Apparitions. By Newton Crossland. (Triibner.)—Mr. Crossland is a Spiritualist. "Though
not a Medium myself," he says, "I have been favoured with very rare and peculiar facilities for investigating the spirit-phenomena in my own house, and in the houses of several friends." He has accordingly become acquainted with forty-two spirits, who bear the names of Adoration, Benevolence, Charity, Clemency, &c., some of them pure angels never embodied, some departed friends and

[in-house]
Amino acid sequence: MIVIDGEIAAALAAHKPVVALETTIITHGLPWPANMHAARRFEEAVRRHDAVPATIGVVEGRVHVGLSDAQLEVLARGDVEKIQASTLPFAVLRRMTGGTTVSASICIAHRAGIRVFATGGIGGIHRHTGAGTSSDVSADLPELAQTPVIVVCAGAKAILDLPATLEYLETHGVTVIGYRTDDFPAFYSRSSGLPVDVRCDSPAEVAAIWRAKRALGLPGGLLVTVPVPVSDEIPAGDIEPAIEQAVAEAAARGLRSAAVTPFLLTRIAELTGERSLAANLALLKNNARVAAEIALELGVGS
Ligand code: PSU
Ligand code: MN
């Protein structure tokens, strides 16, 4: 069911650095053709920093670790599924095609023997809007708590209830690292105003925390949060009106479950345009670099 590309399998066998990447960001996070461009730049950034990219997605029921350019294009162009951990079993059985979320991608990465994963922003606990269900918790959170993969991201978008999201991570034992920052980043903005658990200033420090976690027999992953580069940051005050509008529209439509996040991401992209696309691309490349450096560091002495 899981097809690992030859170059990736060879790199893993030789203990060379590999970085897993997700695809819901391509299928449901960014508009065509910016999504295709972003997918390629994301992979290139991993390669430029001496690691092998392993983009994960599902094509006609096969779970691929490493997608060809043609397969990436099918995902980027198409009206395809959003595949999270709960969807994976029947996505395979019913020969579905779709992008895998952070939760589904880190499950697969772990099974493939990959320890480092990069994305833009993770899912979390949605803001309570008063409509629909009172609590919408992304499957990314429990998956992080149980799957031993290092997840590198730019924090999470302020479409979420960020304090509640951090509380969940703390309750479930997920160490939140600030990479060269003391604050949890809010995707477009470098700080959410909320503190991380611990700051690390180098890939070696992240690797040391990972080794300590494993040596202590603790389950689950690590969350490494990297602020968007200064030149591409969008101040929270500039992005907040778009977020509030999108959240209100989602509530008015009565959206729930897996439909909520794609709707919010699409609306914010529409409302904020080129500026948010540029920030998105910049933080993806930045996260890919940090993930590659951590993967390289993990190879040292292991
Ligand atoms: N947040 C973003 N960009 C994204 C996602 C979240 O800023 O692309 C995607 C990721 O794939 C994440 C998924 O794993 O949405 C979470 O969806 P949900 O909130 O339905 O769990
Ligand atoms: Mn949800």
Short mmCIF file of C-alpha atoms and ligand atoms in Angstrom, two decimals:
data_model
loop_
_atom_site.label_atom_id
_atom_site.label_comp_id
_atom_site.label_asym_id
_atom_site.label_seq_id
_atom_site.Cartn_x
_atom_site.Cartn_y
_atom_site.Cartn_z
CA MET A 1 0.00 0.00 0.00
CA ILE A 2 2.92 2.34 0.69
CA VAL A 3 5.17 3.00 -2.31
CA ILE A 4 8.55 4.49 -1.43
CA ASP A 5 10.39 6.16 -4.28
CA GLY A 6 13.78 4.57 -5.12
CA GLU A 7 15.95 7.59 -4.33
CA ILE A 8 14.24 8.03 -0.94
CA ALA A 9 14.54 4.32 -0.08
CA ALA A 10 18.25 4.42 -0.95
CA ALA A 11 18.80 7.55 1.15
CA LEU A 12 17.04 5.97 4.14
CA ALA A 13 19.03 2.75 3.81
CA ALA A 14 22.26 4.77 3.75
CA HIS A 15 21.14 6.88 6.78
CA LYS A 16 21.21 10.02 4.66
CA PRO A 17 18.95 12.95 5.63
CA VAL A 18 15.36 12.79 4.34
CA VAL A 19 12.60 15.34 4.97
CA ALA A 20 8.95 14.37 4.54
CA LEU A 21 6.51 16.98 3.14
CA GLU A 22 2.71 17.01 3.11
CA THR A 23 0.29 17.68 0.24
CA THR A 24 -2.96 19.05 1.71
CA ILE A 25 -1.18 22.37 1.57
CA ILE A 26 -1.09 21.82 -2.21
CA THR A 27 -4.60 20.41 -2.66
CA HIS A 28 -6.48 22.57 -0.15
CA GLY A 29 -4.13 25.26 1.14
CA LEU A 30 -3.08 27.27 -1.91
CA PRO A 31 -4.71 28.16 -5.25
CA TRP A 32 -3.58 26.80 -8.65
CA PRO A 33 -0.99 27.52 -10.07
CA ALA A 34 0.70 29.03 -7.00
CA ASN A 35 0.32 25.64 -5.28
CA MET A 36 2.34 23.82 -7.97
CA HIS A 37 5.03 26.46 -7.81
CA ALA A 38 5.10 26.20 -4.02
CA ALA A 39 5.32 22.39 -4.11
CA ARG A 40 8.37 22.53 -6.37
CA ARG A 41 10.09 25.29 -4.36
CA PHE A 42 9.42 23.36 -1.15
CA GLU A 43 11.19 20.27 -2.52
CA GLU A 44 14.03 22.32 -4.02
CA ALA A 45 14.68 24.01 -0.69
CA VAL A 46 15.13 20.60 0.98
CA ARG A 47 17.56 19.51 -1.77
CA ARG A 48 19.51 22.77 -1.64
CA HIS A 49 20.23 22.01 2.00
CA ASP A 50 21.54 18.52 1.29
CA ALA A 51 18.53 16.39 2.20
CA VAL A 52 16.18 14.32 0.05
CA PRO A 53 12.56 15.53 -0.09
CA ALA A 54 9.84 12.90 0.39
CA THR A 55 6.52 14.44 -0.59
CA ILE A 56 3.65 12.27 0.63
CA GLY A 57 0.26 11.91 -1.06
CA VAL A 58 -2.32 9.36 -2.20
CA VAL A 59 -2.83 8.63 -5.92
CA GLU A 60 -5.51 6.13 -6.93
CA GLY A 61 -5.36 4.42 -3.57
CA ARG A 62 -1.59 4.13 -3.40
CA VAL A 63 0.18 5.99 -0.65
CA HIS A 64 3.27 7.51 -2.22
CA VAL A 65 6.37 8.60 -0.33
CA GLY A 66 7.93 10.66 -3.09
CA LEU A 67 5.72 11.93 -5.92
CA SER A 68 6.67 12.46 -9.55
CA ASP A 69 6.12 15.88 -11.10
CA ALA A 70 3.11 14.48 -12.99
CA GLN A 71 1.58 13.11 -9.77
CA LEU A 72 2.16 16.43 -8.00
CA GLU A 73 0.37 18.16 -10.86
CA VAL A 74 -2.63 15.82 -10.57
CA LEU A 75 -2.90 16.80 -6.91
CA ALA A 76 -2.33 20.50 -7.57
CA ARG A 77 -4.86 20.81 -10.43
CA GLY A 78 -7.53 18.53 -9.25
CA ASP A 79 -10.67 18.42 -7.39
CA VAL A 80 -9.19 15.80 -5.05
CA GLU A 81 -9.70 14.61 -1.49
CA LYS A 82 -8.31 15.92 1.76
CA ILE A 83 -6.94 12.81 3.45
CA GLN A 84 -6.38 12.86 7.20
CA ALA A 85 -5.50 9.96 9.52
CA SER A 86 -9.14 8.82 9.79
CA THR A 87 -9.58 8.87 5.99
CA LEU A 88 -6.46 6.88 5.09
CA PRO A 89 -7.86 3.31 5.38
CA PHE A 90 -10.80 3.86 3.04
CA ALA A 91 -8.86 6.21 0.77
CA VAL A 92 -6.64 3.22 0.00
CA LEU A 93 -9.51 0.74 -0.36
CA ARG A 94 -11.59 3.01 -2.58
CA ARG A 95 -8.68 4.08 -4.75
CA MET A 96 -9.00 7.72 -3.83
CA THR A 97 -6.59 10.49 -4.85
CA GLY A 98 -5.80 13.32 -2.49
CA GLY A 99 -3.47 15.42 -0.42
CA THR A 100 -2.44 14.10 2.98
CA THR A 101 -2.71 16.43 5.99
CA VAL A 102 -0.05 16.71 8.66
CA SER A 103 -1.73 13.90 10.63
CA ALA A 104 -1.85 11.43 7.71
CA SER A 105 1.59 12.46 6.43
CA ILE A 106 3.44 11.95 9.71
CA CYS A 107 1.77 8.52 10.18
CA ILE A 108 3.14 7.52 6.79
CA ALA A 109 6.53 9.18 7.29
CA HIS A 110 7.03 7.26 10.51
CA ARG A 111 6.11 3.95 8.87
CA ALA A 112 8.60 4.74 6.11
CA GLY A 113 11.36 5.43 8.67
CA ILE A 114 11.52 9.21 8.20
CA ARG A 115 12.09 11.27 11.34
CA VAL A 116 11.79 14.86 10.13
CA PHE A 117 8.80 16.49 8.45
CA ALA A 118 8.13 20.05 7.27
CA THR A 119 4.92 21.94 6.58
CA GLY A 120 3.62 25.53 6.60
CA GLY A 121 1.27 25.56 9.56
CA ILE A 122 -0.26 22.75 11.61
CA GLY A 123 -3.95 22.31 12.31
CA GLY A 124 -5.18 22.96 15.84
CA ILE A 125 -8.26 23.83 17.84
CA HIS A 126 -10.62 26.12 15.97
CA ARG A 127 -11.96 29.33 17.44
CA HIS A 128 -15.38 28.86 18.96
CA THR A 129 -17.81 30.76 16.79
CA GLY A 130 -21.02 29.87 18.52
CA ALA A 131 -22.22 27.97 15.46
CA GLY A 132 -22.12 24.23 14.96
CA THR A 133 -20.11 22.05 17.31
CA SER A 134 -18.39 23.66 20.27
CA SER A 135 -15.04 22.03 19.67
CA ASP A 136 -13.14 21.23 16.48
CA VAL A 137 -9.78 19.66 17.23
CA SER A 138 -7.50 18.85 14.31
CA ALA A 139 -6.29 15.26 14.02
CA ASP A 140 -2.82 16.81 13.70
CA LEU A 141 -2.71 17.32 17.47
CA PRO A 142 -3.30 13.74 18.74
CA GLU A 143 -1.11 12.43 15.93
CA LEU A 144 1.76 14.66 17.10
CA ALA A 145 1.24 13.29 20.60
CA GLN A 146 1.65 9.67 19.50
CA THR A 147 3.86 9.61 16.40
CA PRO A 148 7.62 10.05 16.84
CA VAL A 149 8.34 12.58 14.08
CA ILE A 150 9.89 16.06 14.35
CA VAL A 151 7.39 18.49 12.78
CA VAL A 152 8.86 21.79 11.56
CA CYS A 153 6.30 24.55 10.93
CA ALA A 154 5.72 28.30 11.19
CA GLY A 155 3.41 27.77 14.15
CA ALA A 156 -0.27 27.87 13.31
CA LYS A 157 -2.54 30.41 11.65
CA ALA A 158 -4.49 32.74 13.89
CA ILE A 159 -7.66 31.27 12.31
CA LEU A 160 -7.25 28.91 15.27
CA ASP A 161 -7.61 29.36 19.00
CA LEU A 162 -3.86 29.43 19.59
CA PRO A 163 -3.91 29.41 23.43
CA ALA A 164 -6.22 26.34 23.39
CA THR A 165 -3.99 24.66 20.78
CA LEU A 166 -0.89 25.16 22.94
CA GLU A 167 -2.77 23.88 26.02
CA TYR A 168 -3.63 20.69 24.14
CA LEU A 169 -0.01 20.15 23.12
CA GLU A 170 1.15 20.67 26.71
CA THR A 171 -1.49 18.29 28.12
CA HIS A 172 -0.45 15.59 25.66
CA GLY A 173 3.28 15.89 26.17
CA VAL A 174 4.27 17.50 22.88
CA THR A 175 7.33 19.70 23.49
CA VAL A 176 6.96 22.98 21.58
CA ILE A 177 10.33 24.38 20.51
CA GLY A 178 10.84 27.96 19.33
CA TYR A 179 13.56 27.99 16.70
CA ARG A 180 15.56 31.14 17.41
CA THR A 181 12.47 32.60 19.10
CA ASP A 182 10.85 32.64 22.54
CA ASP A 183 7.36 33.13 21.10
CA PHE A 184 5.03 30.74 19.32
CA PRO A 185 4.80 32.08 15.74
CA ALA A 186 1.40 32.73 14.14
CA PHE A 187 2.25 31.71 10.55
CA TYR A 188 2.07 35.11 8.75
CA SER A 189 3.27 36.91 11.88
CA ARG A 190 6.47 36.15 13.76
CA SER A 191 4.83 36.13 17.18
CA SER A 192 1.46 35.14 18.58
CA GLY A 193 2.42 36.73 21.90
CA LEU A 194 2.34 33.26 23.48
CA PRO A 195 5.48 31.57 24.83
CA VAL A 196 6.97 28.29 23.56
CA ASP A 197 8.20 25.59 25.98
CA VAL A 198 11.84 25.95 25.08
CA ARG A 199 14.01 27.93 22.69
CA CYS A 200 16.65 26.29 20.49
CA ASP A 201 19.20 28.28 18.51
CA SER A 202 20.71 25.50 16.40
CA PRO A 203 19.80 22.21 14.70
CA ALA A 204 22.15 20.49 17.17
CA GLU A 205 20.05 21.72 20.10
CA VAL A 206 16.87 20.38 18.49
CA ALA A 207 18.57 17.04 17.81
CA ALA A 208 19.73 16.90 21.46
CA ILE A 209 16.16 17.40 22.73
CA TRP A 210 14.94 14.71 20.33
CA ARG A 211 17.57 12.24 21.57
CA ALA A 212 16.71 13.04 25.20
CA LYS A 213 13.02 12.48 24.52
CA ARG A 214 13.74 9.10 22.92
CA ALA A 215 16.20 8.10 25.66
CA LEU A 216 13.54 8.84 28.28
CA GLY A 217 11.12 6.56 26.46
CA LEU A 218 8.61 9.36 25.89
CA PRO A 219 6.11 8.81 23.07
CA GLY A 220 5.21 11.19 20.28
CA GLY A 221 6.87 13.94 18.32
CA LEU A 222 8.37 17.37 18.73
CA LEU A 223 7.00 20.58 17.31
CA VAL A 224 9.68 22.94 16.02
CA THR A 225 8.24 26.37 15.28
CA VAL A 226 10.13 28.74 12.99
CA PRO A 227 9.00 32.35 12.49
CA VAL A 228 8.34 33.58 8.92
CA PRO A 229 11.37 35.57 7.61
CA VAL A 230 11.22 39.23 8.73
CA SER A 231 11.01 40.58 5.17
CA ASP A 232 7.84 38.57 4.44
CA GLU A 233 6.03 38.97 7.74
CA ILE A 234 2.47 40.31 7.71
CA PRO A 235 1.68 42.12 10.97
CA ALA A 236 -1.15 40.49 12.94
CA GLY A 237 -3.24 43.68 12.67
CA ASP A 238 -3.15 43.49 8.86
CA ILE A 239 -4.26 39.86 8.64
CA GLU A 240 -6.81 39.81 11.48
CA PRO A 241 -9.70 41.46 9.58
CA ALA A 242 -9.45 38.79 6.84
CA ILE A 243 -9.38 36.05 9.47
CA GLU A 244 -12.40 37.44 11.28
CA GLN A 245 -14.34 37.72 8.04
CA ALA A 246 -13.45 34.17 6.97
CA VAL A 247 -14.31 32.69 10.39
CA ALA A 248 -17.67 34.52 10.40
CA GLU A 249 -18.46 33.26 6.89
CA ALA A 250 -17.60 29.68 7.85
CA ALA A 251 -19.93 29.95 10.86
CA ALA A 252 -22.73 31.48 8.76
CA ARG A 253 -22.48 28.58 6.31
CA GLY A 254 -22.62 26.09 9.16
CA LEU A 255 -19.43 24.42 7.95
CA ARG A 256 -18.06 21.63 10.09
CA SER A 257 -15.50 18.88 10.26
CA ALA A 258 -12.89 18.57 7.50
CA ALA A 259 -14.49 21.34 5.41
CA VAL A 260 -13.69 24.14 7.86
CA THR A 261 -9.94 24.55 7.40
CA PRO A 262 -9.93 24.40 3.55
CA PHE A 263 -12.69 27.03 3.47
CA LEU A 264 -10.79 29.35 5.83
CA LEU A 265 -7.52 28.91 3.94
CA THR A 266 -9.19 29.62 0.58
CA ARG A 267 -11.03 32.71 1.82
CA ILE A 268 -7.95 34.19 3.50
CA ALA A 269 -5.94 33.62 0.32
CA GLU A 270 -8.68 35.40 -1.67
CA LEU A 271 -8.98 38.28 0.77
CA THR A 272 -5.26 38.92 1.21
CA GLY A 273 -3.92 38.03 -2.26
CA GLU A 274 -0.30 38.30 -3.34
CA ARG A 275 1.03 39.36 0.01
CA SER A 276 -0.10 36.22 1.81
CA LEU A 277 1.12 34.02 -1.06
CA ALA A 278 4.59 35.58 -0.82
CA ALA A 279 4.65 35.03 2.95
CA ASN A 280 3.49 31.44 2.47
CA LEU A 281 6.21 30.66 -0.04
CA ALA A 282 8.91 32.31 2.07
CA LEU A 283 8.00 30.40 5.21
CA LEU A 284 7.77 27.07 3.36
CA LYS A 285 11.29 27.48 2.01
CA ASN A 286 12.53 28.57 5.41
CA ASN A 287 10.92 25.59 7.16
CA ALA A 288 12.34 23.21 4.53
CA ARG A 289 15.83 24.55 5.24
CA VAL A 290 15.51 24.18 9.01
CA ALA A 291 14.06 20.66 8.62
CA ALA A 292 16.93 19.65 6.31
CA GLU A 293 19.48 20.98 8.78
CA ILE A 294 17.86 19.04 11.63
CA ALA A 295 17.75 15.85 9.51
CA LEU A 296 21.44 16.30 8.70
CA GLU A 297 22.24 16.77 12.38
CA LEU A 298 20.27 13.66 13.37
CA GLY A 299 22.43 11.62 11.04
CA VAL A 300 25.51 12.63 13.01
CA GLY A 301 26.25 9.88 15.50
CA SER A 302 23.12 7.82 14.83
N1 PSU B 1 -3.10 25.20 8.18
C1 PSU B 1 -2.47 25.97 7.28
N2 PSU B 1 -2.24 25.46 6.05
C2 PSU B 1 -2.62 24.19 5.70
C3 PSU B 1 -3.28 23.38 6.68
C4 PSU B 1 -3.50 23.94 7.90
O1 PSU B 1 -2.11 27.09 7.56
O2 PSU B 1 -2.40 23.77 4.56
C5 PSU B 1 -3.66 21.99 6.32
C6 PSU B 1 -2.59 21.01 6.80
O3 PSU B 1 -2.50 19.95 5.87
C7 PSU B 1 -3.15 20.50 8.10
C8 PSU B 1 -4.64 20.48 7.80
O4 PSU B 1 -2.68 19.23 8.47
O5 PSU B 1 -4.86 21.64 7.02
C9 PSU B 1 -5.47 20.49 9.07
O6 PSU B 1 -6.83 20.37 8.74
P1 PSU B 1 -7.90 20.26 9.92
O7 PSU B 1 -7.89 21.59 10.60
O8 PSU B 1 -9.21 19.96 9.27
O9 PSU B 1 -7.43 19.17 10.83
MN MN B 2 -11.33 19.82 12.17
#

relatives. At first he and his fellow-inquirers were much "perplexed by the contradictory character of the messages, apparently given by the same spirit." They "had almost determined to give up the whole affair as an atrocious mass of unintelligible absurdity." However, a friend suggested exorcism. Each spirit was asked whether he came from God, and the bad, being unable to answer this question with a lie, were sent about their business. Still they had always to be careful. If the thoughts were allowed to drop to a "low, self-interested standard of mundane occupations," an undeveloped spirit " would step in," seize the message almost in the middle of a word, and finish it with a Satanic colouring, or render it ridiculous." "Whenever at a seance a spirit comes and gives a minute description of its social occupations and amusements in the other world, represents itself to be Plato or Socrates, Bacon or Locke, we may generally bo quite sure that the spirit is an undeveloped or evil one." As to the " apparitions " which Mr. Crossland has seen, we have some very curious stories. One was a gracefully-formed female hand, which took up a wreath of jasmine and mignionette, "made expressly for the purpose, in obedience to a previous request of the spirits." Why only a hand ? it may be asked. Because, thinks our author, "the spirits have the power of helping themselves to a portion of the physical and magnetical substance of the mediam." Were they to take too much, there would be none of him left; so they are limited to a hand or a head, according to what he can best spare. Another story—only this one is not of an apparition—is that being once in Thames Street, Mr. Crossland felt an uncontrollable dread of being eaten by a tiger, and accordingly fled into the Custom House. At that very time, it seems, a tiger did get loose in the London Docks. Mr. Crossland's guardian angel was on the look-out, and warned him. If all men's guardian angels had been equally on the alert, what a panic there would have been l Mr. Crossland thinks his belief subsidiary in a most important degree to the faith in revelation. Our own impres- sion is certainly different. But if his experiences have strengthened his belief, we can but say that the end is more satisfactory than the means. Will he think us arrogant and presumptuous, if we say that we cannot get over what seems the preliminary absurdity of those revela- tions being made through tables, and in such queer ways, an aged rela- tive deceased, for instance, announcing her presence by eighty-two raps, which stood for the eighty-two years she had numbered at her decease ?